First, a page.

By Leigh Carmichael
Around 1.6 billion Muslims inhabit the world today, and an estimated three to seven million reside in the United States. Despite the fact that Muslims are the largest unreached people group, only 2% of Protestant Christian missionaries are engaging the Muslim world. In fact, 86% of Muslims globally have not had personal contact with a Christian, which equates to only one in seven Muslims having met a Christian. Clearly, Christians who live in the United States have a tremendous opportunity to minister to the millions of Muslims residing in the United States. Thus, it is perplexing as to why the 257 million Christians in the US seem reluctant to engage this prime mission field even though it is in their own backyard.
For the most part, Muslims in America remained quietly under the radar until the events of September 11, 2001, when they were unwittingly thrust into the spotlight. The tragic events of 9/11 signaled a shift in American perception of Muslims around the world, and also highlighted an unprecedented focus on Muslims in America. Consequently, since 9/11, prejudice and discrimination against Muslims have escalated in the United States.
Yet, the Bible calls for Christians to love their neighbors, which rightly includes Muslims. Therefore, it is crucial to ascertain the basis for this neglect of Muslim ministry in the United States, and why Christians are ignoring this opportunity for outreach. Thus, this study will examine American Christians’ perception of Muslims, whether or not prejudice exists in the American Church, and also evaluate how Christians’ perception of Muslims affects ministry to Muslims. In order to resolve these questions, it is important to have an understanding of the history and key events surrounding Muslims’ presence in America. Significant factors contributing to this include Muslims’ immigration to America, their overall experience in America, and the factors that have shaped American Christians’ perception of Muslims. Most importantly, it is crucial to examine how American Christians can be prepared to engage Muslims who are figuratively, and, sometimes literally, on their doorsteps.
Ninety-four surveys were administered to collect responses from American Christians about their perception of Muslims and how they obtain the majority of their information about Muslims. Twenty-four physical surveys were received after being distributed at a local nondenominational church. An identical survey was created on-line and a link was distributed to Christians, which resulted in an additional seventy surveys. The age range of participants was nineteen to seventy. Twenty-nine participants were male and fifty-eight were female. All participants were U.S. Citizens and Christians. Seven surveys were eliminated because participants did not meet the required criteria, which resulted in a remaining total of eighty-seven surveys. Complete survey results are presented in Appendix A.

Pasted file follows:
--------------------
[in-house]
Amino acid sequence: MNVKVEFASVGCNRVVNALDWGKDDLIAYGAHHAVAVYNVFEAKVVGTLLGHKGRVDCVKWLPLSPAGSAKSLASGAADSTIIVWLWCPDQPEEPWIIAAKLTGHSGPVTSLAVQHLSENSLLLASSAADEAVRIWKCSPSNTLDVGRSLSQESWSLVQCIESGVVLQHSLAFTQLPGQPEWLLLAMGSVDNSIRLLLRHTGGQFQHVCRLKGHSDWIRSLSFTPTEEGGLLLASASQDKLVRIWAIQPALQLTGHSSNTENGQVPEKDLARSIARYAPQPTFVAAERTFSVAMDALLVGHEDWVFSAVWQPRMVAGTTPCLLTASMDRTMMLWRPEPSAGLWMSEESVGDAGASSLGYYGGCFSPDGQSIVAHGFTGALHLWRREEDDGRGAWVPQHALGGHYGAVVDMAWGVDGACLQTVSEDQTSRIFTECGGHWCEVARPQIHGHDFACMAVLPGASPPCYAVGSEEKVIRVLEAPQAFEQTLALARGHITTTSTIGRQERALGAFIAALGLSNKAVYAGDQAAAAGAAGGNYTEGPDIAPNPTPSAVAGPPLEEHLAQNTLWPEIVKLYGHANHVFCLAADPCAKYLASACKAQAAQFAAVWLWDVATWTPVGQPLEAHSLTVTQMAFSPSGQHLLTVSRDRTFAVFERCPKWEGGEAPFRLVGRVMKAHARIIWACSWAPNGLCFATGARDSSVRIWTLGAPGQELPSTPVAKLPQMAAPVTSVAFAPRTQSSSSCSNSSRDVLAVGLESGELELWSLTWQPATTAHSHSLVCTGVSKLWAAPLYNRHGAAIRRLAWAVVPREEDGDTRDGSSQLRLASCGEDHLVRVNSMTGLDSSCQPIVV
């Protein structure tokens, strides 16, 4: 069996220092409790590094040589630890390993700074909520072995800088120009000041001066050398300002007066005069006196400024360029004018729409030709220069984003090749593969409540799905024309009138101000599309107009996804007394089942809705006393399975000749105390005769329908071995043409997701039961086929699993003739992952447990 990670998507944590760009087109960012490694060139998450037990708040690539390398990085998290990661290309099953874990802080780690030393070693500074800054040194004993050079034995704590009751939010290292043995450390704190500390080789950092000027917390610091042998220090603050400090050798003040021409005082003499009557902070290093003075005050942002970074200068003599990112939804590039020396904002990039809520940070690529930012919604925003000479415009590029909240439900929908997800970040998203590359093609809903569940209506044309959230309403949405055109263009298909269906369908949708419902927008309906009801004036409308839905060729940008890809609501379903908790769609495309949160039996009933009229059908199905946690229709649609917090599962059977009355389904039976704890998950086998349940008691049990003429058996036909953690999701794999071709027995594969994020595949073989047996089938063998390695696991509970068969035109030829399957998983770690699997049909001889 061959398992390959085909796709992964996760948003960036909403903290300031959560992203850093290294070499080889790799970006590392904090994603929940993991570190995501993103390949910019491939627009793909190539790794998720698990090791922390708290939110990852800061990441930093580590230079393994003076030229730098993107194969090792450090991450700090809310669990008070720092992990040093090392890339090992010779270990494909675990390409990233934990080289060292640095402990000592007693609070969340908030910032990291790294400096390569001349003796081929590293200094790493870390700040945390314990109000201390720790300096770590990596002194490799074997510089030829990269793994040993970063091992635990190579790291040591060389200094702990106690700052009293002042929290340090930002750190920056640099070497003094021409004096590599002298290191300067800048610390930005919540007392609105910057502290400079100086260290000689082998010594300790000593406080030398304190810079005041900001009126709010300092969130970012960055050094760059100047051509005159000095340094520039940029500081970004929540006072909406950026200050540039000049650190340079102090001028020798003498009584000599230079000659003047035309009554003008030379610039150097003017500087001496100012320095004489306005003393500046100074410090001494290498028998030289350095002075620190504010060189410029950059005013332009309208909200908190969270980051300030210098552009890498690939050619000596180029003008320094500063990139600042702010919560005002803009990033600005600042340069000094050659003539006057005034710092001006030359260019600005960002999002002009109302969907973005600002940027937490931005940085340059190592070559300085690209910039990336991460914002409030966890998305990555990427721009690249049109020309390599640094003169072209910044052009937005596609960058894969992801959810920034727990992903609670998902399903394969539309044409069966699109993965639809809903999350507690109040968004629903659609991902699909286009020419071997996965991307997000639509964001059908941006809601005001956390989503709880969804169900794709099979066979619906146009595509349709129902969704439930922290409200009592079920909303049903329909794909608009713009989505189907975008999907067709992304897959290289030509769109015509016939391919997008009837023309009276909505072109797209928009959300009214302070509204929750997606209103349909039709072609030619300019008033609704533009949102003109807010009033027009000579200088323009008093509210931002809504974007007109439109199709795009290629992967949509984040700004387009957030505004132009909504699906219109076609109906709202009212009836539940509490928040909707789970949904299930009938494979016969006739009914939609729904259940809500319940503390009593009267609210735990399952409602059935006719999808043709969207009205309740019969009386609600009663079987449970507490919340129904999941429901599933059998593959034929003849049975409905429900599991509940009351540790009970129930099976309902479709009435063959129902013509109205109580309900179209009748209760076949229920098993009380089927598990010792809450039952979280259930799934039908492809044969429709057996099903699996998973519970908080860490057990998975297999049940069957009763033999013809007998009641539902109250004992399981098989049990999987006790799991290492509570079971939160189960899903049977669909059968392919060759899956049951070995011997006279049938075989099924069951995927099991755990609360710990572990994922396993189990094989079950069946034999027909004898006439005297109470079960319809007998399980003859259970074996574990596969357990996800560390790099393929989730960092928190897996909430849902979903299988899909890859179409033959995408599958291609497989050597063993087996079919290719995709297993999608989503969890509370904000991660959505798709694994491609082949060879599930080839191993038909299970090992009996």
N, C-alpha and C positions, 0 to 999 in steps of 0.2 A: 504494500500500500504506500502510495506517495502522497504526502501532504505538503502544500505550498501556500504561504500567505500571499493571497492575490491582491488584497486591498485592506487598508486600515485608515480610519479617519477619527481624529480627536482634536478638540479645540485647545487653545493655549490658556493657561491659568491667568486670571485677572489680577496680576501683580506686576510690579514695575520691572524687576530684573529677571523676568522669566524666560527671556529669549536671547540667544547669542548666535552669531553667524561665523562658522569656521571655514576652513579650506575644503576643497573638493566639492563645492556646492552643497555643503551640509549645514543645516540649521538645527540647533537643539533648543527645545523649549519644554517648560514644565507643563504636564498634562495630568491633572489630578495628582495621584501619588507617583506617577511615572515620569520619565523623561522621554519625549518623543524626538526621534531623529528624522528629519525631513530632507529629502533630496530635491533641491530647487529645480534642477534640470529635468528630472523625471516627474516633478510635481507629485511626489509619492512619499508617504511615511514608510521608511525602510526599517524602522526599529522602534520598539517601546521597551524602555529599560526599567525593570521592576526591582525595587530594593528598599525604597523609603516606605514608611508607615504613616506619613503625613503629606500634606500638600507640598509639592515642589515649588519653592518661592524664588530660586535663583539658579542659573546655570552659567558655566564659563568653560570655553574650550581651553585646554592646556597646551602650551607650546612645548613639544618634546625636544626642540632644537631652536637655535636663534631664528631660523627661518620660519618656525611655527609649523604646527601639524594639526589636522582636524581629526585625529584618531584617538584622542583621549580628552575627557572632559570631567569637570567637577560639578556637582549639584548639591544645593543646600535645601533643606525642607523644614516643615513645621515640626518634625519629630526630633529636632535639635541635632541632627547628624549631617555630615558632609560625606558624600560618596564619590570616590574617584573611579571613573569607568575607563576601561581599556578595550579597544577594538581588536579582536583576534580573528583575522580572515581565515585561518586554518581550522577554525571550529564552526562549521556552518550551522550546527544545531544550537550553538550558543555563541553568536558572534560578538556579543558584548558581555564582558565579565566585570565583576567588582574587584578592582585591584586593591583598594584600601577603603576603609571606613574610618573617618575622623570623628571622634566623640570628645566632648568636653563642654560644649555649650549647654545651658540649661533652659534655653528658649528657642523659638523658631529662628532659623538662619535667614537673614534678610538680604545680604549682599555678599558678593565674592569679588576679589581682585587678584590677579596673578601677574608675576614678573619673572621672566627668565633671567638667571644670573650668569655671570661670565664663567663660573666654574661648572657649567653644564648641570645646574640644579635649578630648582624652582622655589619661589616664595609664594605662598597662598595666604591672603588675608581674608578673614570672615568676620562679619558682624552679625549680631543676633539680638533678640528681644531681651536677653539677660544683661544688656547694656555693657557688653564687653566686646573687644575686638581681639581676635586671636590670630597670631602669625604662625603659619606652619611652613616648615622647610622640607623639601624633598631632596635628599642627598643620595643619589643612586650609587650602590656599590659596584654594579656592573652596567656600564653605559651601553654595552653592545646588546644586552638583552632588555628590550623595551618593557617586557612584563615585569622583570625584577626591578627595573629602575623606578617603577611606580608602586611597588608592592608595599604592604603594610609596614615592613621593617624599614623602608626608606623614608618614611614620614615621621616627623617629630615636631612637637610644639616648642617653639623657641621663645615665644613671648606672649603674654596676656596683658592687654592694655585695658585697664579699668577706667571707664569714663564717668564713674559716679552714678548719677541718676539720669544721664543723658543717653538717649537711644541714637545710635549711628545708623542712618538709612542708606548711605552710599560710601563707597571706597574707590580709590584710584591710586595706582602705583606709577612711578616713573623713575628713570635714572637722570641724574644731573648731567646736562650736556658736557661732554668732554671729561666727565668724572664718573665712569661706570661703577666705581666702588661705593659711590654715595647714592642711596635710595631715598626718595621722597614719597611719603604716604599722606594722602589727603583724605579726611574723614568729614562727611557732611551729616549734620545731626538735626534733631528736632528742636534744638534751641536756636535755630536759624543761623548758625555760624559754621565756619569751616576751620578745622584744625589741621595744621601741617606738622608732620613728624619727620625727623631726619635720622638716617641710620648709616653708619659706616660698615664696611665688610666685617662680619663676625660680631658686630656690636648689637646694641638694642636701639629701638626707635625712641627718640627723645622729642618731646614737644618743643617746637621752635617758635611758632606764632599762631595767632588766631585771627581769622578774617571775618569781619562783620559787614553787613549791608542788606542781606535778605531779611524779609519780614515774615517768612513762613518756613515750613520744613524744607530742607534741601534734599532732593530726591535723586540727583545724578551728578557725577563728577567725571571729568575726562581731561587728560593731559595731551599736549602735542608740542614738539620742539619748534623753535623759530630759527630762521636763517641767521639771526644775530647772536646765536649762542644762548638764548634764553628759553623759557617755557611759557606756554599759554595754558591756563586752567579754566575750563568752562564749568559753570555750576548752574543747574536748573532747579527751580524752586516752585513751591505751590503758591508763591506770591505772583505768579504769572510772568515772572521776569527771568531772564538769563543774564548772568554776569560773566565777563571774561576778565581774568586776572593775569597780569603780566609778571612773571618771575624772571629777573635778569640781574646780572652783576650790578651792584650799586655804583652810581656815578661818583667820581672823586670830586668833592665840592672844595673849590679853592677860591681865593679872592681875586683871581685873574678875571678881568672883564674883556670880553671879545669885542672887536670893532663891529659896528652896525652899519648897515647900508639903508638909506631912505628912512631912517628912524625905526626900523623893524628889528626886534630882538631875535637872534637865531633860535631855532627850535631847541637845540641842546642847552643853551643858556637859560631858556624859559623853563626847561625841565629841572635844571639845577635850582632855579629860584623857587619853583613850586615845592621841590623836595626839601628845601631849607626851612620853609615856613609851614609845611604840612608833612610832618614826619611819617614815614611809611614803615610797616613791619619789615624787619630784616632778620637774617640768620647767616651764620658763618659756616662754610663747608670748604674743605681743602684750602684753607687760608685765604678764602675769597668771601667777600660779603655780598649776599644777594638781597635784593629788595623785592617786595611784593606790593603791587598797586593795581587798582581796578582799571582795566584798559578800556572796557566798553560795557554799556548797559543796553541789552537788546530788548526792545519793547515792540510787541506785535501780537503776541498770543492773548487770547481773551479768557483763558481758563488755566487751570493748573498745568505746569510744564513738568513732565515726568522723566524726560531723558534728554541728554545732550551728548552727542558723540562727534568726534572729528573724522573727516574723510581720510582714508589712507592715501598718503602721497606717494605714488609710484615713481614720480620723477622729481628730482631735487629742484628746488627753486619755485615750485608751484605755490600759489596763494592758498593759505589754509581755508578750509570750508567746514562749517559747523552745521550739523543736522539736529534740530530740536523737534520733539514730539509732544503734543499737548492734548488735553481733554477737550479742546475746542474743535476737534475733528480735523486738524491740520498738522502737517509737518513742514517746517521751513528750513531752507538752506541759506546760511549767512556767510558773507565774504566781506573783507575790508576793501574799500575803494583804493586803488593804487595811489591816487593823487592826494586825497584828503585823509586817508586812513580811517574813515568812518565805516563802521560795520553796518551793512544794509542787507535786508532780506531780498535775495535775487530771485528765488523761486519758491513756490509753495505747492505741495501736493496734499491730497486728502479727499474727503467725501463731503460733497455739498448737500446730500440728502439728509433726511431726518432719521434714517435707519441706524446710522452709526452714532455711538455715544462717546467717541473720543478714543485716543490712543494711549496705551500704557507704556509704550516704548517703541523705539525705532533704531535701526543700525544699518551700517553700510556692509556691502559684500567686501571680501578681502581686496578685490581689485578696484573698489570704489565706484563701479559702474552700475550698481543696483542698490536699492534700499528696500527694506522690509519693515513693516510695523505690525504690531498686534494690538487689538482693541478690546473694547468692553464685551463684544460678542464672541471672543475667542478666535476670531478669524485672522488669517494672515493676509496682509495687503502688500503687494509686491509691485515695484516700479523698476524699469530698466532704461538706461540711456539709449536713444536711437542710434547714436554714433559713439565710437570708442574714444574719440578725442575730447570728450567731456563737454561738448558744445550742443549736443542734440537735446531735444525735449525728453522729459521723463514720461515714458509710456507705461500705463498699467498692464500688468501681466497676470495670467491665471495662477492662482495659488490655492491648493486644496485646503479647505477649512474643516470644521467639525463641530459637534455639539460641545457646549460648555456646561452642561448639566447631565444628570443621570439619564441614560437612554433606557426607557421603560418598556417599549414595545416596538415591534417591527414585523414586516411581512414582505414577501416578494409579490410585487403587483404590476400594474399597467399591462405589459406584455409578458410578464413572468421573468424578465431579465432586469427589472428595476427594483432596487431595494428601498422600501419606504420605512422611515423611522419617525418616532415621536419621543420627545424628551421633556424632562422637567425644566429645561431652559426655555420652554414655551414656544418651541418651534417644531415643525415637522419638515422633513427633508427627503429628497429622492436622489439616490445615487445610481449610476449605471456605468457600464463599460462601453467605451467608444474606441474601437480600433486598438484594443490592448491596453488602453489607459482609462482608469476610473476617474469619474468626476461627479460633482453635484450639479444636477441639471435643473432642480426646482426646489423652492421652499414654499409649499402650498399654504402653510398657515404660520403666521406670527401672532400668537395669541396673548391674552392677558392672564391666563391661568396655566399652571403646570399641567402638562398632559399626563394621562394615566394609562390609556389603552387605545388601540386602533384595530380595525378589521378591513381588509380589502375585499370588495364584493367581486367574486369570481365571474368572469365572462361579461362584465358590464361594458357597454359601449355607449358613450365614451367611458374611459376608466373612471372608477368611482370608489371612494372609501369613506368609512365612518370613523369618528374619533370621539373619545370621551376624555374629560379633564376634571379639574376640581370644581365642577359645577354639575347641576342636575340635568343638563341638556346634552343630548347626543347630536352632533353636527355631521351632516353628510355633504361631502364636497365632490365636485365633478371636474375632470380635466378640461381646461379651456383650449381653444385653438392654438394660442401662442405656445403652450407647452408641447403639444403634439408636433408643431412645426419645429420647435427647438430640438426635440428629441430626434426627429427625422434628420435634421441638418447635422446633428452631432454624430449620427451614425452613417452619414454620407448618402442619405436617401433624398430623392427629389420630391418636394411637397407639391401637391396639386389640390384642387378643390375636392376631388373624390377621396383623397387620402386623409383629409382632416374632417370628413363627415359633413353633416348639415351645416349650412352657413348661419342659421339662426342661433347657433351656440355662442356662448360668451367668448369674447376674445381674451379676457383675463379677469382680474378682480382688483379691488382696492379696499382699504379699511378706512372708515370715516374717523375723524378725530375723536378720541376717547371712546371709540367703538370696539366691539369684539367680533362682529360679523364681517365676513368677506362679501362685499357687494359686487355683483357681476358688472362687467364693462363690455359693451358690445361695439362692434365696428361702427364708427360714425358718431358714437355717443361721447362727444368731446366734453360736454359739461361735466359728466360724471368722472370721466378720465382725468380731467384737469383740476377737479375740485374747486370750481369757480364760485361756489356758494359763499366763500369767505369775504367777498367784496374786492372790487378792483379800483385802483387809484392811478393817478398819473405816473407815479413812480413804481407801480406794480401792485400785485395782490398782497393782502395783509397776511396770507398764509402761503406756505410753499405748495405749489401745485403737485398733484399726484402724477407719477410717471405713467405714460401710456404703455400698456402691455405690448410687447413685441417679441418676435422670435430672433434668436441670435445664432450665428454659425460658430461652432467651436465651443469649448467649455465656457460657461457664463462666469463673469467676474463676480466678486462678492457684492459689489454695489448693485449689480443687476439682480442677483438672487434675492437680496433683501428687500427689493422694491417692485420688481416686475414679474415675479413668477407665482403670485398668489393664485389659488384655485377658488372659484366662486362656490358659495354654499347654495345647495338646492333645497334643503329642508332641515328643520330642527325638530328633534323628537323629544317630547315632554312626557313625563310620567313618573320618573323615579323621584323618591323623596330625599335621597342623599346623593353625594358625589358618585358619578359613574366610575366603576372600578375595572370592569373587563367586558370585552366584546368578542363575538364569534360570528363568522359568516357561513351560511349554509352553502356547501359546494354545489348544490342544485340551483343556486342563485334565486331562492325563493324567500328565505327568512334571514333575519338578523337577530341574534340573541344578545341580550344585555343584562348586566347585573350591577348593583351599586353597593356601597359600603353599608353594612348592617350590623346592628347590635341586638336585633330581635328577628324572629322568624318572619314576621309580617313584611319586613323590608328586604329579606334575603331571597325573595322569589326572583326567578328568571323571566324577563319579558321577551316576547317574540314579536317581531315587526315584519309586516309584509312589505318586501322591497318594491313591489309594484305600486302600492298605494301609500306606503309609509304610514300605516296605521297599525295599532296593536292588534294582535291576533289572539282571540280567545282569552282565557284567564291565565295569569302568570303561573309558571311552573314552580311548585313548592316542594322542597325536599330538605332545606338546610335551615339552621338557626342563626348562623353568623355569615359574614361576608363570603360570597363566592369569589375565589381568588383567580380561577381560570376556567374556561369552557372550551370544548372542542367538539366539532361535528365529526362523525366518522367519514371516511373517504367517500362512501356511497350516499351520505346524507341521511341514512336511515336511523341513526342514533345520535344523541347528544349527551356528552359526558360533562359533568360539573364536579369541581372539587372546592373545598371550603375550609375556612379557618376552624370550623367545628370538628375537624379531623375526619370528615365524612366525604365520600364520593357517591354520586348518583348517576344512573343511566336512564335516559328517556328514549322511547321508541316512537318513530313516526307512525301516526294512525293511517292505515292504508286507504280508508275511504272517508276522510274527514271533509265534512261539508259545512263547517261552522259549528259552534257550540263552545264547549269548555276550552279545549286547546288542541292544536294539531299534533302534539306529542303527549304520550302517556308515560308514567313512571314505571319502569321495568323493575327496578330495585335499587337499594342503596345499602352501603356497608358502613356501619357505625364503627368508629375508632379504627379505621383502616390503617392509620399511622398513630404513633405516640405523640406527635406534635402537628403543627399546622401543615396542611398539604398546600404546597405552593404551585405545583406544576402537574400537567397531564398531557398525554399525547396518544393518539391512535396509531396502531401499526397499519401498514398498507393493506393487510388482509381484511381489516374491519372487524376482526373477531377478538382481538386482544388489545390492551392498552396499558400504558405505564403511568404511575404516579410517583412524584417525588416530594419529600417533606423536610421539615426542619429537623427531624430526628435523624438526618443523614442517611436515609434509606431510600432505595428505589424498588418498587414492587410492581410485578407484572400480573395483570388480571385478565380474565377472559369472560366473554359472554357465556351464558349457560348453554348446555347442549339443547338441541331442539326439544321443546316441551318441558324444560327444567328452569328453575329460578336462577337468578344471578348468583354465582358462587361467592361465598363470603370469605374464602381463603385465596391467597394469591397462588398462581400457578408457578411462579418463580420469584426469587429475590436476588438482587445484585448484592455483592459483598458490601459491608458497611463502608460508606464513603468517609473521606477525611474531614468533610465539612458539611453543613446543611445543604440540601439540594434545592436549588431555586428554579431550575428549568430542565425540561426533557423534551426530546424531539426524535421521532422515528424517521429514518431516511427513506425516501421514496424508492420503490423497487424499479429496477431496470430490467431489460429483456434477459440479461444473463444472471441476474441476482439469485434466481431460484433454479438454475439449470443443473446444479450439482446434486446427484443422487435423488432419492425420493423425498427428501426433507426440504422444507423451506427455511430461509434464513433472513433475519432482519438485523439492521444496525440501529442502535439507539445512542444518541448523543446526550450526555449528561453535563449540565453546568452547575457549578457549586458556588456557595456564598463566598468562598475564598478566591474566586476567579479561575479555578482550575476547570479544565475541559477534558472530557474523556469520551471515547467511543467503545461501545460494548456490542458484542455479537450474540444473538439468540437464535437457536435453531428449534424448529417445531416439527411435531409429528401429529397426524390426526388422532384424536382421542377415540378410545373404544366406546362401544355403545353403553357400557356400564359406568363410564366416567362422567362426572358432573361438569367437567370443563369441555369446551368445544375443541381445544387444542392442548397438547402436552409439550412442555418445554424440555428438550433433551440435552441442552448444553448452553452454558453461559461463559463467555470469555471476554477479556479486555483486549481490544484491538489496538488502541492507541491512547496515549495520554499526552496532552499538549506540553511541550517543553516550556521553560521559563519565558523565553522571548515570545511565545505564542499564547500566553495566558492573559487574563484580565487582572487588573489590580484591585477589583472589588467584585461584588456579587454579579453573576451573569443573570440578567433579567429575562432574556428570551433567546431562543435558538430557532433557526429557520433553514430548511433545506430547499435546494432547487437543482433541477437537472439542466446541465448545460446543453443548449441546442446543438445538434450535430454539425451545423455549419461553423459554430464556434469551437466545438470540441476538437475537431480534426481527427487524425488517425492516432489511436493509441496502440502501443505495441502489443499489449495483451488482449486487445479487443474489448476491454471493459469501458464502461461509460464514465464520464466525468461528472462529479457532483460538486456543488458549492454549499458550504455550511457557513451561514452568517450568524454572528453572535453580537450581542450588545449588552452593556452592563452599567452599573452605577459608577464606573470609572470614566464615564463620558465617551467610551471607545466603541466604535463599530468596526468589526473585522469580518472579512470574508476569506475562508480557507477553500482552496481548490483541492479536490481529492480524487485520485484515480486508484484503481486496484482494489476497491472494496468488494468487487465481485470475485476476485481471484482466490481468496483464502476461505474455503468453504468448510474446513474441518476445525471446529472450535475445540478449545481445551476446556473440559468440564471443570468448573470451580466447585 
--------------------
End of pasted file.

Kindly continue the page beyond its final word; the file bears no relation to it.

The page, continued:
In addition, participant observation was incorporated in this research project. The author of this paper wore a hijab, which is a Muslim head covering, to four nondenominational Christian churches. The same color and style of hijab was utilized consistently so as not to attract more or less attention. A control was utilized in the form of a blonde-haired, blue-eyed, college-aged woman who would typically be perceived to be an American. Both participants visited the churches at the same service time, but entered and sat separately to determine whether they received the same reception. In addition, other observers who were helping with the study sat nearby and took notes about people’s reactions. Field notes from this experience are recorded in Appendix B.
Muslim Immigration to America
Before examining the perception of Muslims in America, it is important to understand the historical journey of how Muslims first arrived in America. However, this cannot be accomplished without difficulty, as the historical reports of Muslim immigration to the United States vary widely and are not without dispute. Purportedly, the initial Muslim immigrants were actually forced by means of the African slave trade in the 1700s. Edward Curtis briefly traced the lives of a handful of slaves during colonial times that arrived in what is now the United States. He suggests that perhaps thousands to a million Muslims were residing in North America, but stops short of providing any evidence of this notion. He also claims that Muslims might have traveled in 1492 alongside Columbus, but, again, abstains from producing any evidence or sources for this claim. Ghulam M. Haniff provides a different assessment when he admits,
“The claim that Africans imported as slaves included Muslims, while quite plausible in view of the disparate evidence collected, has yet to be subjected to credible scholarly scrutiny. Unfortunately, slaves did not leave behind a community of any kind nor did they develop institutional structures in the form of mosques or graveyards that could have constituted tangible proof. However, some descendants of African slaves did embrace Islam during the first half of the twentieth century but their numbers never amounted to more than a handful.”
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